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Jean Vanier is the founder of L'Arche, an international organization which creates communities for people with developmental disabilities. Mr. Vanier is photographed here during a lunch in one of the community houses. (Michel Setboun/Michel Setboun/Getty Images)
Jean Vanier is the founder of L'Arche, an international organization which creates communities for people with developmental disabilities. Mr. Vanier is photographed here during a lunch in one of the community houses. (Michel Setboun/Michel Setboun/Getty Images)

'There is a beginning and an end to all things' Add to ...

What is left, and what will be left when I leave this human existence? I have received and I have given. I have moulded and been moulded. We are all little links in a huge chain of evolution. Where has it come from and where is it going to?

At the basis is trust. I never asked to be born into the Vanier family. I did not ask to be a boy and not a girl. I did not choose my genes. Where and when during my life did I make free choices? I do not know. I feel I have been carried along - held and upheld by a gentle wind. Is it the wind of the Holy Spirit? Let it be, let it be.

I found your letter deeply human: You are no longer dreaming of being cheered as you stride majestically down Fifth Avenue, New York, for writing the best book of the century. You are there, holding Walker, a loving, caring father.

This is life. We are not pure or impure spirits, floating on clouds of acclaim. We are flesh, grounded and rooted in the earth. We need sleep and rest, work, good food with friends and lots of pleasure. We need disappointments, because they foster hope and renewal. Of course we muse over death.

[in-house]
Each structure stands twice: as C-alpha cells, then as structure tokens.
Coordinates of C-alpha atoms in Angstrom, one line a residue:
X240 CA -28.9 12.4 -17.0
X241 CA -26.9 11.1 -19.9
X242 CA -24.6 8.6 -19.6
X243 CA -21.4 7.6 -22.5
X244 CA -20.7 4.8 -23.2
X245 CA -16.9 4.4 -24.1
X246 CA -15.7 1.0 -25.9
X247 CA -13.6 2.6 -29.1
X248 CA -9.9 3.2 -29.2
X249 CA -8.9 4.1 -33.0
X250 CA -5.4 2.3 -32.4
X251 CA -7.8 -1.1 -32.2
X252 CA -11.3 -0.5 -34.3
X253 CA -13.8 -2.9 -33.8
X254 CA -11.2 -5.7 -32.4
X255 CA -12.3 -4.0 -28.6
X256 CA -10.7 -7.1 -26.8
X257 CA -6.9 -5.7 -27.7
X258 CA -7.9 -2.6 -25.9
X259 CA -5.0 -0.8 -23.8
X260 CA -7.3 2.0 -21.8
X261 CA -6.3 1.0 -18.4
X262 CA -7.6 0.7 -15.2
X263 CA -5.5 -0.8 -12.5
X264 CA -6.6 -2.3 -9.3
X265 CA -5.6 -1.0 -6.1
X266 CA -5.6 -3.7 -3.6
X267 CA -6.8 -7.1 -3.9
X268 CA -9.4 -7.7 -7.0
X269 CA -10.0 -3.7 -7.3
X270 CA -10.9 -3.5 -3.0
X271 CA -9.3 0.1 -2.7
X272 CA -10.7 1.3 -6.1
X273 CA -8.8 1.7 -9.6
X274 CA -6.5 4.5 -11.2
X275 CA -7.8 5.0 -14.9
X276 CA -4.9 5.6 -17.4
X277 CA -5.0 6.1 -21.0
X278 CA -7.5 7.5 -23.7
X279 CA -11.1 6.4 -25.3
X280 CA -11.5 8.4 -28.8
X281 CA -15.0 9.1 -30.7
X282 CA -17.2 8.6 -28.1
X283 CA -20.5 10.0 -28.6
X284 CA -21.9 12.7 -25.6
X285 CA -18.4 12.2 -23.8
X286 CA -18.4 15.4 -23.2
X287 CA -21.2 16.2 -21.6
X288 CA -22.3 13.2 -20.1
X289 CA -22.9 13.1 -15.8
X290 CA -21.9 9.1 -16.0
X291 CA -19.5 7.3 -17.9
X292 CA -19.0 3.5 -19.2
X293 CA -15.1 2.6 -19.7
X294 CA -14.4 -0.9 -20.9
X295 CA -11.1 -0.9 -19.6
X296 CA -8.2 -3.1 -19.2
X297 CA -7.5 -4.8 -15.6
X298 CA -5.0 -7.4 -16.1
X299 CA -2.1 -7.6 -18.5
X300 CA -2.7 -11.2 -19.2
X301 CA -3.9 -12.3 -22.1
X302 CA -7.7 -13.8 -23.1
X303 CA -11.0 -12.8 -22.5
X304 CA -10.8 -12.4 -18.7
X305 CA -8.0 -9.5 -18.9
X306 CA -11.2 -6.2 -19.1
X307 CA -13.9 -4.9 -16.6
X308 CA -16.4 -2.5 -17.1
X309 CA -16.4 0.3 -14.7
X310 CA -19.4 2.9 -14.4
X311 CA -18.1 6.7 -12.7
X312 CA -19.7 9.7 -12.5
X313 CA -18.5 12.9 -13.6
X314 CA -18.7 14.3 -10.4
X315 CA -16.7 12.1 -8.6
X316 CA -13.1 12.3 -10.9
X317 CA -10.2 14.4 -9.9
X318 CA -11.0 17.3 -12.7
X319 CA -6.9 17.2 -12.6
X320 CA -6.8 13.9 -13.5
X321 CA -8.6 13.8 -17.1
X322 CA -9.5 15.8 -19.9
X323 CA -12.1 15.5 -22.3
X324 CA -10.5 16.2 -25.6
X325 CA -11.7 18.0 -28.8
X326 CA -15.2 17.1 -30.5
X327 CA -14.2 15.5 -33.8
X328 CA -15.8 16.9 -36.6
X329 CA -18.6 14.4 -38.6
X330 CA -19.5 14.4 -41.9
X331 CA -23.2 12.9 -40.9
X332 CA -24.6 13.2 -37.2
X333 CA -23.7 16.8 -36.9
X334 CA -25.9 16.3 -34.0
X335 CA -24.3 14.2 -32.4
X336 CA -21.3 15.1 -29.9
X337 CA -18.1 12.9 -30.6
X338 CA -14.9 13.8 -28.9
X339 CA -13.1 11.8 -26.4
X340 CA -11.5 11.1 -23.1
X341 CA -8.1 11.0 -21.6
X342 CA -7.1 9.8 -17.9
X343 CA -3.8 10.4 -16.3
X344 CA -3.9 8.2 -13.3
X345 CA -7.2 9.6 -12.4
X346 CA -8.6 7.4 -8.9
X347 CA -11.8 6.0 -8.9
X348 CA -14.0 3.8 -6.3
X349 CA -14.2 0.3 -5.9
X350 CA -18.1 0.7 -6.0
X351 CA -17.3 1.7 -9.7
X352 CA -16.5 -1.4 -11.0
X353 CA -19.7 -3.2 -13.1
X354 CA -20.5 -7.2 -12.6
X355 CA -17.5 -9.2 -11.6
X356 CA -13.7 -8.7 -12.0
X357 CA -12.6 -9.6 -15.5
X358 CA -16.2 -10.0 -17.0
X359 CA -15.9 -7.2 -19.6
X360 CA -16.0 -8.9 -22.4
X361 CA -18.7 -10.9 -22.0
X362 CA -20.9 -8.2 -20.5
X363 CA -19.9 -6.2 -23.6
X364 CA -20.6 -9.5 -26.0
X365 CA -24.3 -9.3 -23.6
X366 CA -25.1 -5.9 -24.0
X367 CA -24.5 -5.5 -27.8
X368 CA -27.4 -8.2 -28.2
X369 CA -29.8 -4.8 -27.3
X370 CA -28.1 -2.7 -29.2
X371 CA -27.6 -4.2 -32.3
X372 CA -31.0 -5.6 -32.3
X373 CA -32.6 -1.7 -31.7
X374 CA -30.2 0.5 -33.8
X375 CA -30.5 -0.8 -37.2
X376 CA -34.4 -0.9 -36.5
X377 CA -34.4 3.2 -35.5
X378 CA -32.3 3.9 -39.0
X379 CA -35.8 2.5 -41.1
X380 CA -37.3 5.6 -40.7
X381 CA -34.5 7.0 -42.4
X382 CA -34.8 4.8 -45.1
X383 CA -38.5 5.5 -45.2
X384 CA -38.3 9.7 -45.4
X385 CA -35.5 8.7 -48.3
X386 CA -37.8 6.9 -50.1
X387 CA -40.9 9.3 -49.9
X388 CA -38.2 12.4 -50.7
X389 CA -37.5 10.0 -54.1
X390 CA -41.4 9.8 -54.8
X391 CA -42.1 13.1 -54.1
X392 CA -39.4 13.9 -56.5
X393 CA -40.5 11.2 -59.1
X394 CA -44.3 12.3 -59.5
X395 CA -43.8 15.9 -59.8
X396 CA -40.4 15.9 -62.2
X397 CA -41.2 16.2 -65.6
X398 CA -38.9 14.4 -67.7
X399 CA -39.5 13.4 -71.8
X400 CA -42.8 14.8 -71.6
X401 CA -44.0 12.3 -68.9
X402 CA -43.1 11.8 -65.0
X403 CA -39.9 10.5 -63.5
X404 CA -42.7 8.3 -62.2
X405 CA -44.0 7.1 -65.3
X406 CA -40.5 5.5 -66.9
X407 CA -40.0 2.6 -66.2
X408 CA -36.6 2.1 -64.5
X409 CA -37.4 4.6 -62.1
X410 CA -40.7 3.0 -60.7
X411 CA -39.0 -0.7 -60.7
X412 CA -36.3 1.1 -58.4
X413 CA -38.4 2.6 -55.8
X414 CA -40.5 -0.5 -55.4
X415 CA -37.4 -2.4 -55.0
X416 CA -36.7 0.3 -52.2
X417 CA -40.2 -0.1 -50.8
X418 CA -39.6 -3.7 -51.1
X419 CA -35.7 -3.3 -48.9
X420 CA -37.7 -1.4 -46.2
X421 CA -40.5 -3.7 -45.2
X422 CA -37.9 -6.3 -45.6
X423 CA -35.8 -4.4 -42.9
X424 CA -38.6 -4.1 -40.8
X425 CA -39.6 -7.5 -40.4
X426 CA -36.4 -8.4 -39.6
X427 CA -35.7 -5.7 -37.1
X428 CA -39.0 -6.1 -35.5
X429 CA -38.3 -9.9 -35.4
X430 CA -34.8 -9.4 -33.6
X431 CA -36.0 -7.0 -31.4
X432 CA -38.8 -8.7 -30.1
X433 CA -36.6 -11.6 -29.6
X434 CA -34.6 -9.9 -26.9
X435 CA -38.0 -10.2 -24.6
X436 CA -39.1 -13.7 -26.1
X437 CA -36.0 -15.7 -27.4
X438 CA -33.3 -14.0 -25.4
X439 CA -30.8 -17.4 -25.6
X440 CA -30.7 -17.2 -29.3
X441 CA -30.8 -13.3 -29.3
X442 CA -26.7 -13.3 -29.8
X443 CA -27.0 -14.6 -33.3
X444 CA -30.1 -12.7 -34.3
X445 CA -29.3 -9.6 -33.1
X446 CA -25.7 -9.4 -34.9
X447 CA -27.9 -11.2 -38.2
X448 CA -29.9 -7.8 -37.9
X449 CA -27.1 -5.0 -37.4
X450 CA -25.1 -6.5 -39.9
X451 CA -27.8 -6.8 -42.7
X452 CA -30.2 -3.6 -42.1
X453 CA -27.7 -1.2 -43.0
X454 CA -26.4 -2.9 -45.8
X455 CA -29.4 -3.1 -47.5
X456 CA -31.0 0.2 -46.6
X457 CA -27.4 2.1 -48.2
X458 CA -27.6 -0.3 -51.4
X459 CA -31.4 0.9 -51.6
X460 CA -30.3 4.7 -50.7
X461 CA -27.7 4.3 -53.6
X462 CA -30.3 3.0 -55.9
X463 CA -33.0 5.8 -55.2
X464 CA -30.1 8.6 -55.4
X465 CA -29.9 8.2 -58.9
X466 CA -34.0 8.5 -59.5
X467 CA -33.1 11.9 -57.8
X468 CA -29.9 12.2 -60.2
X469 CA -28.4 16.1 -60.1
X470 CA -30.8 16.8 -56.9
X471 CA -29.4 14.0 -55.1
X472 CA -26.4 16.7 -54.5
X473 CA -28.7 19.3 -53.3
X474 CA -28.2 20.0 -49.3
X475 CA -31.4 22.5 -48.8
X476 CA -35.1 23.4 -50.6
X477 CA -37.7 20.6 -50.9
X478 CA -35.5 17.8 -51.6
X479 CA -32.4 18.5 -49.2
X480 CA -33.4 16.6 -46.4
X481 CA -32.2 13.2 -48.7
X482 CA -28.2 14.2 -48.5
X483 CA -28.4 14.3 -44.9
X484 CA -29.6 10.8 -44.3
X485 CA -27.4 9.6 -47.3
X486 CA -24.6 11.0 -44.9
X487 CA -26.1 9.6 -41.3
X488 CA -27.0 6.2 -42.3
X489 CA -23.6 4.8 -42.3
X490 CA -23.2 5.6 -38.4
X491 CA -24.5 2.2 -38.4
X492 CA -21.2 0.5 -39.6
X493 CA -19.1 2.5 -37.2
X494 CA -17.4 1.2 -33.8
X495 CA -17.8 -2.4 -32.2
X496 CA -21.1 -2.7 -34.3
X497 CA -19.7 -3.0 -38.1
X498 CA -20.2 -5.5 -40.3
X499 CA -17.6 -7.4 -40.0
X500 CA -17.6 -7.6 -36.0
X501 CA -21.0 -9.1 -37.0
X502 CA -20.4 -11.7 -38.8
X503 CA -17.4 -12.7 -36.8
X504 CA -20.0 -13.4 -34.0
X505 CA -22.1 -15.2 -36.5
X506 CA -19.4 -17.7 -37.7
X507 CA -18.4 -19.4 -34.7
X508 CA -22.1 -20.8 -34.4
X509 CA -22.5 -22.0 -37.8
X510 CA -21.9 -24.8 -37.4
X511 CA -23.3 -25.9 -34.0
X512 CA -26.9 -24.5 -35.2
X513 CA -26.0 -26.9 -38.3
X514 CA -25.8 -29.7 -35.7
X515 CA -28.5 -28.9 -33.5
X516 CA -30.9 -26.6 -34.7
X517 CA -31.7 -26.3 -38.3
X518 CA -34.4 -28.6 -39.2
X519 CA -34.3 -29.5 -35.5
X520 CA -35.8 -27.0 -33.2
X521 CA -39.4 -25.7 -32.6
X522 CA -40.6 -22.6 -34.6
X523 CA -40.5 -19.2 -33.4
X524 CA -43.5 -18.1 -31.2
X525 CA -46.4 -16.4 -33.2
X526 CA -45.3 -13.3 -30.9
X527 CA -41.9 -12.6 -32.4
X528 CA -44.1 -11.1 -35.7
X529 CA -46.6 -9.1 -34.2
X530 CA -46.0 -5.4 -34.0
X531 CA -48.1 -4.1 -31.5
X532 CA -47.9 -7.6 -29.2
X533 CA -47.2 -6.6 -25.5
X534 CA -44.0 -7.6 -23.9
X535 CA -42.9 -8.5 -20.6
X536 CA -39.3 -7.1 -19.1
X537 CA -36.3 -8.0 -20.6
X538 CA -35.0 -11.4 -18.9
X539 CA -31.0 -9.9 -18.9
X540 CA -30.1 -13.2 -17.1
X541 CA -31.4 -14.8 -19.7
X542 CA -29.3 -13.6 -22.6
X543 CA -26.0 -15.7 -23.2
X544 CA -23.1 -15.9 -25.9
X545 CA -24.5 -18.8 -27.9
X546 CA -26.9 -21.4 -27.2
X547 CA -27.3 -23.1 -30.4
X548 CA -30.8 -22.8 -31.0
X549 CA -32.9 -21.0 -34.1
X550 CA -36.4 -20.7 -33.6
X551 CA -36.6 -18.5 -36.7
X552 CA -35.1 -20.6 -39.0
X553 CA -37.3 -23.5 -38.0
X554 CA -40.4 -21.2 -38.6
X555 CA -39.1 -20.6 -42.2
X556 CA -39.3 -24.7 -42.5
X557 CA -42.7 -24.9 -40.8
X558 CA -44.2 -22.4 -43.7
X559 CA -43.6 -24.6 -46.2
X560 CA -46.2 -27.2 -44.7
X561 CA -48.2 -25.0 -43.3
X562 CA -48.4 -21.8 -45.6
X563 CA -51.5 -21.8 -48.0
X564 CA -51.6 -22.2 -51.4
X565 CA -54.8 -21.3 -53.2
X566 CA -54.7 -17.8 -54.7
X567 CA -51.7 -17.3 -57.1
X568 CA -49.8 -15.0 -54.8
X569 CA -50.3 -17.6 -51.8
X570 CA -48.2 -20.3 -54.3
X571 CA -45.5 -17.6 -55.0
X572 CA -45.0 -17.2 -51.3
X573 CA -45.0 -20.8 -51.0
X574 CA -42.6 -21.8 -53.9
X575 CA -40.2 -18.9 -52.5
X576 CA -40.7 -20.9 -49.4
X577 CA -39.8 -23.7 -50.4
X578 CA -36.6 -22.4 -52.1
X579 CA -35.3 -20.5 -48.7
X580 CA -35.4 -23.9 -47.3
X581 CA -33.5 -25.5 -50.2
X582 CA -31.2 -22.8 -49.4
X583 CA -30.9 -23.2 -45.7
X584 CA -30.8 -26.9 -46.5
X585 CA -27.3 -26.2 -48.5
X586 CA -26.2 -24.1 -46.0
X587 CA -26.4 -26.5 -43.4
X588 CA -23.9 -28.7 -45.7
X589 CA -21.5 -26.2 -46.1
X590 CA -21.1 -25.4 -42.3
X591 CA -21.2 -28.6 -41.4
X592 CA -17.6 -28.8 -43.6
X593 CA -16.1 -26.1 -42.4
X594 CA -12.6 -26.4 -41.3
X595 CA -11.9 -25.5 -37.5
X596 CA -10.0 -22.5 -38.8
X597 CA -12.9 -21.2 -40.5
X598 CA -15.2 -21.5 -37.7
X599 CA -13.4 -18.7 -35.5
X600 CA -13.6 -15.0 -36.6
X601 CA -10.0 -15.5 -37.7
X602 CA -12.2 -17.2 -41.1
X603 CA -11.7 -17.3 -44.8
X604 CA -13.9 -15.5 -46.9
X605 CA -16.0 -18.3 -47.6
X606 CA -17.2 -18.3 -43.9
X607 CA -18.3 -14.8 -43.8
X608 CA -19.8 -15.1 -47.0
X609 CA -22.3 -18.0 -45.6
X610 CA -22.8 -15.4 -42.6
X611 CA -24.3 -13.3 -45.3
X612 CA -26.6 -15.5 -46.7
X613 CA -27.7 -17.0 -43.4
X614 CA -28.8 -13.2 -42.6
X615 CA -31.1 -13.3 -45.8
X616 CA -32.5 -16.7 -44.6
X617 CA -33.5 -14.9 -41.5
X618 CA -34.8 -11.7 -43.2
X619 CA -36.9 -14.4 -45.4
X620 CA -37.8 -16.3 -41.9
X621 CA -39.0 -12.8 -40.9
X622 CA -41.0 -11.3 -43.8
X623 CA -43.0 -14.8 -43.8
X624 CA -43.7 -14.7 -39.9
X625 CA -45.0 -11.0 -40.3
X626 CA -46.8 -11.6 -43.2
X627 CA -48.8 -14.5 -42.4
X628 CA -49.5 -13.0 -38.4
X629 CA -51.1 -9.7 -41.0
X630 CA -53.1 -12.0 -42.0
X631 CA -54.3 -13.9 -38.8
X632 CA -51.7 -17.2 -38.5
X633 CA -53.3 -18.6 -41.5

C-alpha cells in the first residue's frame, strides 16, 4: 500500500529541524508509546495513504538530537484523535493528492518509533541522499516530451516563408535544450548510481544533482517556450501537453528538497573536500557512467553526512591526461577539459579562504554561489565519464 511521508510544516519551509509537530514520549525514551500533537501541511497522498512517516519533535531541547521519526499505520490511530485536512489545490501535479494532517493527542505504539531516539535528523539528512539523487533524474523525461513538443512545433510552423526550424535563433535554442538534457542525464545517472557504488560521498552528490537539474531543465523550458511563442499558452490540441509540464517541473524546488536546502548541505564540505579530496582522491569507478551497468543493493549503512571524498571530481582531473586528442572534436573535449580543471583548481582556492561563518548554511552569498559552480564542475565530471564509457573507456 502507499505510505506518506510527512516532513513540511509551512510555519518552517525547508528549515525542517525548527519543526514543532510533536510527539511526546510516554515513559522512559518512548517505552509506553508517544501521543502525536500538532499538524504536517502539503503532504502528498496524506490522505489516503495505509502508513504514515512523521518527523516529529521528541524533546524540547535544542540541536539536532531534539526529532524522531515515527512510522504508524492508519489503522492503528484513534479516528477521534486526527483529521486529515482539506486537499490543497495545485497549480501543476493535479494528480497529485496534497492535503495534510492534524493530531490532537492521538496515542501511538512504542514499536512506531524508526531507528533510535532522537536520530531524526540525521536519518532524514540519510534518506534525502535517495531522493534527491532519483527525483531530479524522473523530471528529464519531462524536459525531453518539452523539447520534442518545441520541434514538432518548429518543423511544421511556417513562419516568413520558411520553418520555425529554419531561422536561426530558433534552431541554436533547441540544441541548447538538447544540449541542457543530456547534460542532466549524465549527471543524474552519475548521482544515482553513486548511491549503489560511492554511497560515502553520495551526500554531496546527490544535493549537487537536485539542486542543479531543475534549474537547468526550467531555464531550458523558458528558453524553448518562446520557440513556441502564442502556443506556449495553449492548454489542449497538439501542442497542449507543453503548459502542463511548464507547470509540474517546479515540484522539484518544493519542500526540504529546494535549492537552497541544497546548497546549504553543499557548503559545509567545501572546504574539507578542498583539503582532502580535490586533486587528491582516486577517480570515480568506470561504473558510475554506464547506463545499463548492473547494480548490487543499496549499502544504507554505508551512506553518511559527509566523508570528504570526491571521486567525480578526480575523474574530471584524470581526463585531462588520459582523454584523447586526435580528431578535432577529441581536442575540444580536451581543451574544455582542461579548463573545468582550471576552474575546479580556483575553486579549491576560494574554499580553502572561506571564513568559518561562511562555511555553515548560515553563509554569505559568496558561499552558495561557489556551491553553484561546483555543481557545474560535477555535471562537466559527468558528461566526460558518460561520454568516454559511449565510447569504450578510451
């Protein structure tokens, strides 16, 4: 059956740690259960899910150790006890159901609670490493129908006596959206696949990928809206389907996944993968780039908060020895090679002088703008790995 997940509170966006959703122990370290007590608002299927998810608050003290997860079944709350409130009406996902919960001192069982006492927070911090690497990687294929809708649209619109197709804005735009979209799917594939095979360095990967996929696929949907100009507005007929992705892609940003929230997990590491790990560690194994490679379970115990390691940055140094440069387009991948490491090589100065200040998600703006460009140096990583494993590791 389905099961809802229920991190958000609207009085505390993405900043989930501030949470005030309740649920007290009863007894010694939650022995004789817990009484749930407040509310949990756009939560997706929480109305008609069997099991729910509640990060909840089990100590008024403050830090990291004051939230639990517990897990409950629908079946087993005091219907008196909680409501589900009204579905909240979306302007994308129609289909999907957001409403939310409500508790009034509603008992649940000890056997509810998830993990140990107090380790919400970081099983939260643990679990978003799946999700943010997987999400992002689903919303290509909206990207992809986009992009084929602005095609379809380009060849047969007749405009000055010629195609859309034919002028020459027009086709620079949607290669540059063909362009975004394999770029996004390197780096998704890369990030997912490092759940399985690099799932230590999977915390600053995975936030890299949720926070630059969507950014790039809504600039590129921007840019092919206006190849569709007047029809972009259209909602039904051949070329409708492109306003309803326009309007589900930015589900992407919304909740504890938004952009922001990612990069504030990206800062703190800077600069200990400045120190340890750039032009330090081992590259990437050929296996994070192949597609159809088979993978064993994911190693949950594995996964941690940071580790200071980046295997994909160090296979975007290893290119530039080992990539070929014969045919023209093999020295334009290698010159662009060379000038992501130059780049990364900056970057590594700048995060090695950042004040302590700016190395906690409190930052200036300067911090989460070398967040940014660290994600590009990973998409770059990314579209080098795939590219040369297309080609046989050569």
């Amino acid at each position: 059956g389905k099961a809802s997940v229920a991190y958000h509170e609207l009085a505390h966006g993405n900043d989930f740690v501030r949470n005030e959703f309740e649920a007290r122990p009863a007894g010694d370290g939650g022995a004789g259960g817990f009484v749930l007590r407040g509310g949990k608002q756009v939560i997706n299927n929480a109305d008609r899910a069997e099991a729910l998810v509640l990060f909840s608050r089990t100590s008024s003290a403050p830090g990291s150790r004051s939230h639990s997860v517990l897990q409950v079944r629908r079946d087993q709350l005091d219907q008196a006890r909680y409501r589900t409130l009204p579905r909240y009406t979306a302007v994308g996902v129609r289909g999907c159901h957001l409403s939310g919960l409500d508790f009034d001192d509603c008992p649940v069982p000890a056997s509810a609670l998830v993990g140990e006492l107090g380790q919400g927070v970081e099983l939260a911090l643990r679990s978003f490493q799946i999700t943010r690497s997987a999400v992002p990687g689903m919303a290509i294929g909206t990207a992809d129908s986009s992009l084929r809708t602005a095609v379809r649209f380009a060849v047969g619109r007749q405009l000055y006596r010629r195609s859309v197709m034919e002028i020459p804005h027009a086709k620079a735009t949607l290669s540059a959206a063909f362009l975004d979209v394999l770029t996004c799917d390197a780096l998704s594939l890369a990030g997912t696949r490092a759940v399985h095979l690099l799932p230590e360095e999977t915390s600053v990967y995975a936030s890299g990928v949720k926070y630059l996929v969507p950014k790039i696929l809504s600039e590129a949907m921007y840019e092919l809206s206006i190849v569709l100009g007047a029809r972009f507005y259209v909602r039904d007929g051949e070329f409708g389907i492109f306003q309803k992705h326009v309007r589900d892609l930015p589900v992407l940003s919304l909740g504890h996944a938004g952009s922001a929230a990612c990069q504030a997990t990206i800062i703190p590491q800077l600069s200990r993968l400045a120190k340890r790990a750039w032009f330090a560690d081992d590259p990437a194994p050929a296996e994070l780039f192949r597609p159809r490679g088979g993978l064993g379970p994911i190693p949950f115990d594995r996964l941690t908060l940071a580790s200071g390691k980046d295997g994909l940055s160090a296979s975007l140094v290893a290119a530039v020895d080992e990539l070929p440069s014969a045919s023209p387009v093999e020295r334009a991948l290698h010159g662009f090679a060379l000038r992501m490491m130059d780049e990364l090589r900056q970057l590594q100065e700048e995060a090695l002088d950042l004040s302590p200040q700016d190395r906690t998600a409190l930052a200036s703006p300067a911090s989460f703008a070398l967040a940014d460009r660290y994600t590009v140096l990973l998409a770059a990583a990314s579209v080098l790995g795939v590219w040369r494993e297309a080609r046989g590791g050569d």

It is not an accident that we die. We enter the world in the fragility of a baby and later decline into the fragility of the old person we will become. Fragility means needing to cry out, "I need your help, I need your love, I need you." Fragility forms bonds of togetherness, community, friendship and peace.

My life has been born and reborn in trust each day. I trust I will also go through the veil to meet Barbara, God, and so many others. This trust has been the centre and the cornerstone of my life. I have faith that the only important thing in life is to receive and accept life and then to foster life in others. Although I must admit there also have been times when I have been unfaithful, for which I ask forgiveness.

For me, no regrets, for all that is and has been. Today I want just to live in the present and the presence, to God and to other people. May I let regrets fly away, and let the present moment unfold in hope. Your letter, Ian, is about gently receiving and giving life - your holding Walker as he lives through a seizure. Even as our correspondence, as it is, stops, we can continue to help each other to become more human.

May these days of Christmas and the New Year be gently quiet for you - a time of peace, a time of renewal, of rest, but maybe also a bit of skiing.

Jean Vanier

Ian Brown lives in Toronto and is the author of The Boy in the Moon: A Father's Search for His Disabled Son (Random House). Jean Vanier, founder of L'Arche, lives in Trosly-Breuil, France.

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